Industrial production fell across Europe as oil and mineral companies cut outputs and slashed investing, while weaker global growth, especially in China and developing companies, stymied European exports in December, leaving consumer spending the only driver of growth, both in Britain and the Eurozone.
France's output slumped 1.6% m/m in December, the biggest drop since May 2014, and added to November's 0.9% drop. Analysts expected a 0.2% growth. Italian output fell 0.7%, compared to forecasts of a 0.3% growth and the previous reading's 0.5% drop.
The euro gave up a heavy 0.55% against the dollar to trade at 1.1233, while sliding 0.63% versus sterling to 0.7755. The common currency eased nearly one percent against the insurgent yen, nearing a two-week low at 128.28.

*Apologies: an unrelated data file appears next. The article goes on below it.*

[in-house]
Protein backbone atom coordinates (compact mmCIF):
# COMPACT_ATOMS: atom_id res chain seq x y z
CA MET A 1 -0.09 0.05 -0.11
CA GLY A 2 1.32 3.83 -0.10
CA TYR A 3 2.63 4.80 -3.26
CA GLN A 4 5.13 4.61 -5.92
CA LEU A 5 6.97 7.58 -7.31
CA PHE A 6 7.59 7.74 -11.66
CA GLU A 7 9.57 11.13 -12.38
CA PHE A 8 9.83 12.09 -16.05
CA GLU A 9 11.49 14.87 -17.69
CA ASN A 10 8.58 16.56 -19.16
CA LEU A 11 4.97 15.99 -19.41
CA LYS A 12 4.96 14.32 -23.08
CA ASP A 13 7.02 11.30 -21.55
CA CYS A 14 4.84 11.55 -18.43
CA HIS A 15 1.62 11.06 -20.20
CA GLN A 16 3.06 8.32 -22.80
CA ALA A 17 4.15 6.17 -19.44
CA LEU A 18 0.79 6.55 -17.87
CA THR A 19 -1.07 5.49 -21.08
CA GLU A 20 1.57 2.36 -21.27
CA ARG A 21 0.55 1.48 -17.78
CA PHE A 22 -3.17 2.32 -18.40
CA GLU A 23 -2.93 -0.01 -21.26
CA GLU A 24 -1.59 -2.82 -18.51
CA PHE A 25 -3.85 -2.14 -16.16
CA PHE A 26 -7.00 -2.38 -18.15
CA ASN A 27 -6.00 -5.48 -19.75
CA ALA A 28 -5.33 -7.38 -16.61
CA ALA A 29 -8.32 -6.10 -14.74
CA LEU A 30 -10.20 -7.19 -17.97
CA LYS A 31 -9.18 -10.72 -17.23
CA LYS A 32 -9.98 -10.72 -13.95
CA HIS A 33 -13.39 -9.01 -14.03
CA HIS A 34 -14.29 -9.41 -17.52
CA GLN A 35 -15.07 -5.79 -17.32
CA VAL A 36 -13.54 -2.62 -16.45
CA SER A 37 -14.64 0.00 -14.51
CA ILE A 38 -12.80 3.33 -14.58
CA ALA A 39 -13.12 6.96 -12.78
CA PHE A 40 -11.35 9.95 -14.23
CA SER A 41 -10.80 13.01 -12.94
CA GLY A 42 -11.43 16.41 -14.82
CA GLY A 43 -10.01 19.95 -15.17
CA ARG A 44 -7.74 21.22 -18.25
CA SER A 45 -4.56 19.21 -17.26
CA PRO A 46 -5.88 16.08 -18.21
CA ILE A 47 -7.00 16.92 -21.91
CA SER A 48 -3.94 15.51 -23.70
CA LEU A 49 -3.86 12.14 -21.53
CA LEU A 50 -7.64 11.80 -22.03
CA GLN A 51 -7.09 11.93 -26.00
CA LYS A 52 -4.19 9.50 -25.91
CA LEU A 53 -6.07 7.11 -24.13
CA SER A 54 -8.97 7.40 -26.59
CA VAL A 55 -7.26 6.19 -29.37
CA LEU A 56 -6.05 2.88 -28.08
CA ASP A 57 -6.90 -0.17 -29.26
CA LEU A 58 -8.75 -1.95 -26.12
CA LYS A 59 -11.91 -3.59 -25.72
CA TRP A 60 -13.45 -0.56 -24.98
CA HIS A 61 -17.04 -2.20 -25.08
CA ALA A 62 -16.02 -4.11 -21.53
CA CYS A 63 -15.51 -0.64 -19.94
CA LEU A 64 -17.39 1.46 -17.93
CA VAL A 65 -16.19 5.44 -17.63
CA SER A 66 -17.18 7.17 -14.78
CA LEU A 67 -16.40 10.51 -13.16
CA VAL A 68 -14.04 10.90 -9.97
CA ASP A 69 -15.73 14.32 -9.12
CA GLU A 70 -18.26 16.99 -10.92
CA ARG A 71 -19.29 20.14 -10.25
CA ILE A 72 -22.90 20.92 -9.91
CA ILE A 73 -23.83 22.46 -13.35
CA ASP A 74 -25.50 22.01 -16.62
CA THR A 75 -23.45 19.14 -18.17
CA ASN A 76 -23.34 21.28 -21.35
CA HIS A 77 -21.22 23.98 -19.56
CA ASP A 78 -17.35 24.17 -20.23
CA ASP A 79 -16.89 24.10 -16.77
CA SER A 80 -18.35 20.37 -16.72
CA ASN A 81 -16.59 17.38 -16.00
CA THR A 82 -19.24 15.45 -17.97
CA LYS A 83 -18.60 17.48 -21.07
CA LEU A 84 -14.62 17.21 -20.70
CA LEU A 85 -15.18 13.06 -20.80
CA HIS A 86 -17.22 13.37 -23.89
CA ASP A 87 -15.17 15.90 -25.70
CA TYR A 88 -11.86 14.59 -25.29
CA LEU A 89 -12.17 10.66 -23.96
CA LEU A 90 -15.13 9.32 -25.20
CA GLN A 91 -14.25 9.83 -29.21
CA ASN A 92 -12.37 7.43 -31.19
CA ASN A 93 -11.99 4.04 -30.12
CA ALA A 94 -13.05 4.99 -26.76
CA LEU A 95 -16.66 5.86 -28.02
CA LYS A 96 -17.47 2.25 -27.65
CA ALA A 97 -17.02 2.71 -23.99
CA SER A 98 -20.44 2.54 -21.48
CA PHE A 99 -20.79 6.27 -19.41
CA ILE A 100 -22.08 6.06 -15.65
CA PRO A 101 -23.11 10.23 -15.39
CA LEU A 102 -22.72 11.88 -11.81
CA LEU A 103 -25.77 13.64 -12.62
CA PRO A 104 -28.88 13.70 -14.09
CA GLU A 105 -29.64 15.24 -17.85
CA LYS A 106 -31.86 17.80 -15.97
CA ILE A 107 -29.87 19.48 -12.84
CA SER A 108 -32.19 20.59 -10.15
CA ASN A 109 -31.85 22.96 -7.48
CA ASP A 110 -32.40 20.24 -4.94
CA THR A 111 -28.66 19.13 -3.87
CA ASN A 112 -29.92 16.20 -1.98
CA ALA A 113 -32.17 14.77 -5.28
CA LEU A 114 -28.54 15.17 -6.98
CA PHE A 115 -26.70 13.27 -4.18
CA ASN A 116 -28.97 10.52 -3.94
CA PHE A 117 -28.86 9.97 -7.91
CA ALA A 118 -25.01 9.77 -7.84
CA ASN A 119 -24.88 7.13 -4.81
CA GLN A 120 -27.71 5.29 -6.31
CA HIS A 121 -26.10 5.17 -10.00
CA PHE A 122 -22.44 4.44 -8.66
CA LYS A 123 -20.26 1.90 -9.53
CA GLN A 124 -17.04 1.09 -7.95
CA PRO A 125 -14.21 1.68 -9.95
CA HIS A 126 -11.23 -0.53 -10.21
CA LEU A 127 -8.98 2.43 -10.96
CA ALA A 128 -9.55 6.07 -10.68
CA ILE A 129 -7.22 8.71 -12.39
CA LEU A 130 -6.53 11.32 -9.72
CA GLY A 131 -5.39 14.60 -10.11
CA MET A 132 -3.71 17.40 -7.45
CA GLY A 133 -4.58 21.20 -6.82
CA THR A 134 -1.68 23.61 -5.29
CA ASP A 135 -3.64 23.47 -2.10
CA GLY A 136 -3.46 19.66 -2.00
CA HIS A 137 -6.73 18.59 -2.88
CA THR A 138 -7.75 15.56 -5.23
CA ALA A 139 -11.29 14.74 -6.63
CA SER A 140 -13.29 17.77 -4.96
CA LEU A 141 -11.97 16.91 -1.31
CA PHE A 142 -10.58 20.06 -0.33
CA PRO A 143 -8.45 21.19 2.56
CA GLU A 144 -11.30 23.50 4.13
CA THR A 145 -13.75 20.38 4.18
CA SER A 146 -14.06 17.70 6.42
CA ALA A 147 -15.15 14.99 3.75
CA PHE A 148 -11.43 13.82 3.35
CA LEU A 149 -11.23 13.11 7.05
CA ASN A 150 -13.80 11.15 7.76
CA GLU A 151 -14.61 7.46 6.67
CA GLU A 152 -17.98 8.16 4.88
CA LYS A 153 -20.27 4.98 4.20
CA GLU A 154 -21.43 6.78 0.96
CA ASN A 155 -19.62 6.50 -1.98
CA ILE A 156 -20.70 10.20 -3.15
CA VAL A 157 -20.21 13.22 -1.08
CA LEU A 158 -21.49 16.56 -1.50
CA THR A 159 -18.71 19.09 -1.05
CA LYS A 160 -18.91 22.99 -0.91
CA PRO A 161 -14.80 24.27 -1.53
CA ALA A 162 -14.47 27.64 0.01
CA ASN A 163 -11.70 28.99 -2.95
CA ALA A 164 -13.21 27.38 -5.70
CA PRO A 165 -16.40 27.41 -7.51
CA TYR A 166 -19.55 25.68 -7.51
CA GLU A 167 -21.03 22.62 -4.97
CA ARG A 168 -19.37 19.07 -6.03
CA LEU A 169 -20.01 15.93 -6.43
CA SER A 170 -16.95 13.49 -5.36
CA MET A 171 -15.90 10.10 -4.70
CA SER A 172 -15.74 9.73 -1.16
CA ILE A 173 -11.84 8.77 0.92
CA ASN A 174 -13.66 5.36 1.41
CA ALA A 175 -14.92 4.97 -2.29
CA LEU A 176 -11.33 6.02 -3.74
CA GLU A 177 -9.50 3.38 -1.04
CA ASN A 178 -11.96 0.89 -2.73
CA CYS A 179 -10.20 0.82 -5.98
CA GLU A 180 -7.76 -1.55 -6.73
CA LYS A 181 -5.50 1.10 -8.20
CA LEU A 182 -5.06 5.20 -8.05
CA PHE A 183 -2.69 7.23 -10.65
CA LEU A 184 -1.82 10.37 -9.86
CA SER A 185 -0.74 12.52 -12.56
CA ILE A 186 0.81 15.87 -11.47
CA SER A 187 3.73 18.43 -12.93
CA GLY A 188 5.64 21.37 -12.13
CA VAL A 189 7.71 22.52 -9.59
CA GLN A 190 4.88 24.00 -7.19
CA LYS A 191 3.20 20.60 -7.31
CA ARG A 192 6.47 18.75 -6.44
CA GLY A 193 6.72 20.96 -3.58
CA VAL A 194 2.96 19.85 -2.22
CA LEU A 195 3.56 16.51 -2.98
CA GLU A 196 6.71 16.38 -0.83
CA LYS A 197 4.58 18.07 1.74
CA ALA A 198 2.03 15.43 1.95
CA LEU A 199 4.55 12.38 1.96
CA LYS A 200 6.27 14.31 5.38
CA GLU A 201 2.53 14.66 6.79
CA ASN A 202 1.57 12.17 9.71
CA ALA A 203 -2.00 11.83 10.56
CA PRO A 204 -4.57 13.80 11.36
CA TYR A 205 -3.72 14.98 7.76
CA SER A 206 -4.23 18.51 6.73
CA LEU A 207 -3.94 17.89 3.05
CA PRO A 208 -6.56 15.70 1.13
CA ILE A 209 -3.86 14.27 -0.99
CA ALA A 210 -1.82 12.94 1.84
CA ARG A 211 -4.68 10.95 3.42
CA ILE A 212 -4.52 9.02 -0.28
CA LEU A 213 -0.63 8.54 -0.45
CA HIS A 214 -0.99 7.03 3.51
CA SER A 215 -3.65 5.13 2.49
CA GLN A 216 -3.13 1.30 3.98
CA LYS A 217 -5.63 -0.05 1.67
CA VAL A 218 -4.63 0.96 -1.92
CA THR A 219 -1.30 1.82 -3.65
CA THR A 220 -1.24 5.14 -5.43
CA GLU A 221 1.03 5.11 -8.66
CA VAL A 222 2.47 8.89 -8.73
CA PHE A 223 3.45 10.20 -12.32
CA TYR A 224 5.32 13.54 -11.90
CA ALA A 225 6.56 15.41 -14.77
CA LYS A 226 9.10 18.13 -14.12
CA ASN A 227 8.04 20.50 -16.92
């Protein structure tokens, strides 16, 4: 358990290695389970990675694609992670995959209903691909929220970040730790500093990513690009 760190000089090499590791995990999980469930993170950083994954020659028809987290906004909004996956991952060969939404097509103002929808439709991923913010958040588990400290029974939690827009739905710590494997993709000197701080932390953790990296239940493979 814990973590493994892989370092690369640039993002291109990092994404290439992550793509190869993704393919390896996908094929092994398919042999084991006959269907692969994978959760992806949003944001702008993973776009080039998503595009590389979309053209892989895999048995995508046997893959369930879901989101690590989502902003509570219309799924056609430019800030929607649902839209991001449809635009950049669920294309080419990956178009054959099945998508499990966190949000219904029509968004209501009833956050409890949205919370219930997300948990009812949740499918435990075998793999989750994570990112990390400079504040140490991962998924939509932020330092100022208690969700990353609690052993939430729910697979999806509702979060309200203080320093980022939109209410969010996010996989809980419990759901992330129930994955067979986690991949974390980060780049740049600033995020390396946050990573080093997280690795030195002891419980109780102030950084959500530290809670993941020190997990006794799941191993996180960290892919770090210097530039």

Britain's industrial production suffered simultaneously. dropping 1.1% m/m in December, the biggest such monthly drop since 2012, while manufacturing production fell for the third month in a row in December by 0.2%. Sterling trimmed earlier gains but was still up on the day, registering a profit of 0.11% against the dollar at 1.4489.
Crude oil prices tumbled on oversupply worries in the U.S., with inventories expected to increase again last week. Crude futures shed 40 cents, or 1.50% to trade at $27.54 a barrel, but on the other Brent crude futures held on to its gain, trading up 14 cents, or 0.46% at $30.48 a barrel.